and potassium u the fwi 1. ,
P'l ,. I out In 'ii '!. .:..;. j ,, ,.t
eel I M:.i,M 'j f . t i .--. . .
nn I inwiM In vmi nc -t 1 1 ' j
tnenlH of fertlHiy i -i wticll grali
Is sold as cumpaitii Mum' reumv
ed by live stool: niv utmlngly showc
In I he following table. The prices ot
the elements are Hgiued nt the npprox
itnate rate that would have to be paid
If they were purchased In the forti
of commercial fertilizers. The npprox
lmate yield of one acre Is given in end
ValUo of th
Kind of crop. phorus nnd potait
Corn slum contnmni
Grain, 75 bushels Ji , .
8totr, two tons, ..' s ..
Total , $21. i
Grain, SO'bushels..... $5.4:
Straw, 1V4 tons , 4.st
Grain, 21 bushels.... 6.1!
Straw, 1 ton z.t?
Total ., tf.u
Timothy. 2 tons jiu.J(
Potatoes, 200 bushels , , is 4)
Fat cattle, 1.0UU pounds 4.
Fat hogs. 1,000 pounds 3.1;
Milk, lo.OOO pounds io.ll
iiuttcr, 600 pounds l(
This tnblo shows nt a glance tut
great economy, considered tro.'Ji a fer
tility standpoint, of marketing grain
in the form of live stock. Adding fer
tilizing materials to the soil, however,
Is only one of tho wayp lu which ma
nure Is beneficial. It nclps to break
down the unavailable minerals. It
adds humus, itnd this Is of a kind that
mixes readily with the soli. Thus the
physical condition and water holding
capacity of the soil are Improved even
more than where clover Is used, in
stead of plowing under clover It cau
be fed. The resulting manure will dc
the soil utmost as much good ns the
clover would If turned under. Thus
both the feeding and fertilizing values
arc obtained from it. By using a regulat
rotation with clover and feeding all
the rough feed and most of the grain
on the farm the soil can be brought
up to a very high state of productivity
and kept there for tin Indefinite period
Jn an experiment at the Ohio experi
ment stntlon where manure was ap
plied every three years to 11 rotation
of corn, wheat ami clover at tho rate
of eight tons to the acre the average
Increaso lu yield was 11.7 bushels of
corn, S.ao bushels of wheat nnd GSI
pounds of clover. The value of the
Increased yields due to the eight tons
of manure was $17..'5-', or SU.17 per ton
for the manure. This was for manure
that was obtained in the open yard.
Manure that had been tramped down
In sheds where It was under shelter L
had a value of $2.5)3 per ton In Increas
ed crop yields.
The results obtained on n little run
down farm In Pennsylvania strikingly
show what can bo done with manure.
This farm was so badly exhausted
that It would produce. scarcely any
thing. Dairying was Introduced nhd
the manure applied to the land. After
a few yenrs of such treatment nnd
without the addition of nny commer
cial fertilizers whatever the produc
tivity of the farm was so greatly In
creased that nn annual revenue of $i!00
to the acre was received from It.
The effect of manure continues for
a great many years after Its applica
tion. Experiments with manured and
unmanured land have shown that the
yield lu the manured plots was con
siderably greater twenty years after
the Inst application of manure was
The best results are obtained, how
ever, when manure Is applied fre
quently and lu comparatively small
amounts. t For the ordinary Held
crops an application of eight tons to
the acre is sulliclent nt one time. To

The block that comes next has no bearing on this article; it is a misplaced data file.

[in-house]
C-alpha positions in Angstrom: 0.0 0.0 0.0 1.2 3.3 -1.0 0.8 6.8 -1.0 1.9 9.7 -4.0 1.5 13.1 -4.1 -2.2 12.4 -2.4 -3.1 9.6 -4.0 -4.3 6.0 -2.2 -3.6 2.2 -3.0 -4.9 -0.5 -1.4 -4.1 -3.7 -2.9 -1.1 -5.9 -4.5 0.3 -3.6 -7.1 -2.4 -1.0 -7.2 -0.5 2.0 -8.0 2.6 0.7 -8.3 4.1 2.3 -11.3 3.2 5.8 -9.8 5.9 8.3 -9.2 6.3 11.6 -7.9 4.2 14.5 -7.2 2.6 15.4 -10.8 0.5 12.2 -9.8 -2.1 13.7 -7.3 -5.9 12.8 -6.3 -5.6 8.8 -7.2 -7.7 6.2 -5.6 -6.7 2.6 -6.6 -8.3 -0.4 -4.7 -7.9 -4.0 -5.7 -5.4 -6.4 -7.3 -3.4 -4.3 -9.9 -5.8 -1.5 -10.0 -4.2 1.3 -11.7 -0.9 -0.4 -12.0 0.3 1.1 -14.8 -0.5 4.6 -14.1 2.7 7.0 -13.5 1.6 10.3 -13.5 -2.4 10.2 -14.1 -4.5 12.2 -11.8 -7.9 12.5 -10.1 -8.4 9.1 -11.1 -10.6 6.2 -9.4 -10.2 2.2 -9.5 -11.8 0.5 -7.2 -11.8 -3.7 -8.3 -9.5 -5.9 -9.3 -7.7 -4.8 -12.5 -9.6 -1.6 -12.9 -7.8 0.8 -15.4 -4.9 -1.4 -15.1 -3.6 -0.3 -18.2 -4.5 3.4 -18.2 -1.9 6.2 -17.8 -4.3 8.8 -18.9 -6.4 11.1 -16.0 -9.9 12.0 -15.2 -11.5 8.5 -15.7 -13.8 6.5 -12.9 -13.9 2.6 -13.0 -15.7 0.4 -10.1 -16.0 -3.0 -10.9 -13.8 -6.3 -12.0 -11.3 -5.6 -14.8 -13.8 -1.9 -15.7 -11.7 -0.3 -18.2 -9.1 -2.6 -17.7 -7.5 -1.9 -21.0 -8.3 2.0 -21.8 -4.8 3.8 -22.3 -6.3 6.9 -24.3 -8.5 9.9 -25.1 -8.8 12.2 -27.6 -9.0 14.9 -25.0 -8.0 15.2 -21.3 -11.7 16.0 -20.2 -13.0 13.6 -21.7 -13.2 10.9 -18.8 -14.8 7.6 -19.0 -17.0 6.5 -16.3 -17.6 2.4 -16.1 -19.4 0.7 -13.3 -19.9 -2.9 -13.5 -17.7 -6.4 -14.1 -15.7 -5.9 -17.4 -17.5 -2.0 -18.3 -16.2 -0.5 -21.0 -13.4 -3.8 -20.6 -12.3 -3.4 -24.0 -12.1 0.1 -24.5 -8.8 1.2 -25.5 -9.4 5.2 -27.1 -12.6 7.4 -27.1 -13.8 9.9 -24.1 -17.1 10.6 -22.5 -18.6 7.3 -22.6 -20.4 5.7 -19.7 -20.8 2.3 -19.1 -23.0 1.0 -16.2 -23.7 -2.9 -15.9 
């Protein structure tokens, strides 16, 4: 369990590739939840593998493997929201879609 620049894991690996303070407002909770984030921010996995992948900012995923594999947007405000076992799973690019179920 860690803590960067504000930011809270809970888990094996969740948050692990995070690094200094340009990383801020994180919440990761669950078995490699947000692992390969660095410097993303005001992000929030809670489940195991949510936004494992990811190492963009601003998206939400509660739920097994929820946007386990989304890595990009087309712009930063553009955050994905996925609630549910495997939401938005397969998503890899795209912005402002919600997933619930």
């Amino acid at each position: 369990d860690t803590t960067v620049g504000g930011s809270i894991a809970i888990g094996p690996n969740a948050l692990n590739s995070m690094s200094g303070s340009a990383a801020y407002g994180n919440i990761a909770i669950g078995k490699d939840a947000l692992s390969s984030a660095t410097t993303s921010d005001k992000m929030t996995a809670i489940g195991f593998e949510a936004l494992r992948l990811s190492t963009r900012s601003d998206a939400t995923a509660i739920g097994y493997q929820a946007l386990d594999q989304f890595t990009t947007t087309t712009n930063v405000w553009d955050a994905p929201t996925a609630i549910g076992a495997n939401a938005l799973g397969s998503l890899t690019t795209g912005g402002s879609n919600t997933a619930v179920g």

get the required amount on each
acre nnd to get it applied evenly n
spreader Is a necessity. Manure spread
evenly over the ground is much more
effective than that thrown about In
FIO. VI, MAXUltU PILES IN OPEN TAItD.
large chunks, as Is usually done, with
a pitchfork. Still worse is the prac
tice of dropping the manure lu piles,
leaving It nearly all whiter and then
toward spring scattering It about with
a fork. In addition to spreading the
manure more evenly, the spreader
saves work enough to warrant any
one who has much stock In buying
The spreader should be kept In use
practically the year round. Slanuro
left lu the open ynrd for six months'
loses nearly half Its fertilizing value.
Manure kept In sheds does not lose In
value nearly so rapidly. A practice
that Is sometimes followed on dairy
farms Is to have n shed In connection
with the barn, keeping the cows In this
shed most of the time, turning them
Into the barn only long enough to be
milked. A plan that Is preferable to
this Is to have a small shed over the
door where the manure Is thrown out.
The spreader ean be backed Into this
shed ami the manure loaded directly
on 10 it at seasons of the year when
manure m h spread dheMlv upim
the I'Hil- .t ot her (lines iie manure
1 1 ip vm tut Into in sik! and
li-ft iut until It ' b- twilled.
Great REMOVAL Sale
BEGINNING "SATURDAY the loth
. Greatest November Sales Women's Outer Apparel
Thanksgiving is just a few days away. Here is the place to. select your
complete outfit for the occasion.
Excellent quality in Outings New line of C. B. Corsets
Extra showings in hand-made Drawn Work and real Cluny
Hats, Suits. Coats and Skirts
All new and the highest types of fashion, made especially for us
25 OFF ON ALL 11ILLINERY
$27.50 $ ''J
Suits at Jmtjf
5i8 $1C OK $17.50 $1K
Suits I0.U fin:ts Ivl
$10 Suits at $8.00
$7. en L'H .It
-r 1 - xj
$5. 00 j
$2 Underskirts now 51.50. 25
25 off on all Silk and
We will move to the new
building by Dec. 1st, and
therefore we are offering
you some strong bargains
Oar load just arrived on north track, between
freight house and station. Several varieties, in
first-class condition, which 1 wish to sell im
mediately, hence will make prices lower than
have yet been offered in Alliance on same qual
ity of Apples
$9.50 Coats . $7.25
8.00 Coats . 6.00
7.75 Coats . 5.75
7.50 Coats . 5.50
$6.00 Waists . $4.50
4,50 Waists . 3.75
2.00 Waists . 1.50
1. 00 Waists . .85
off on all Skirts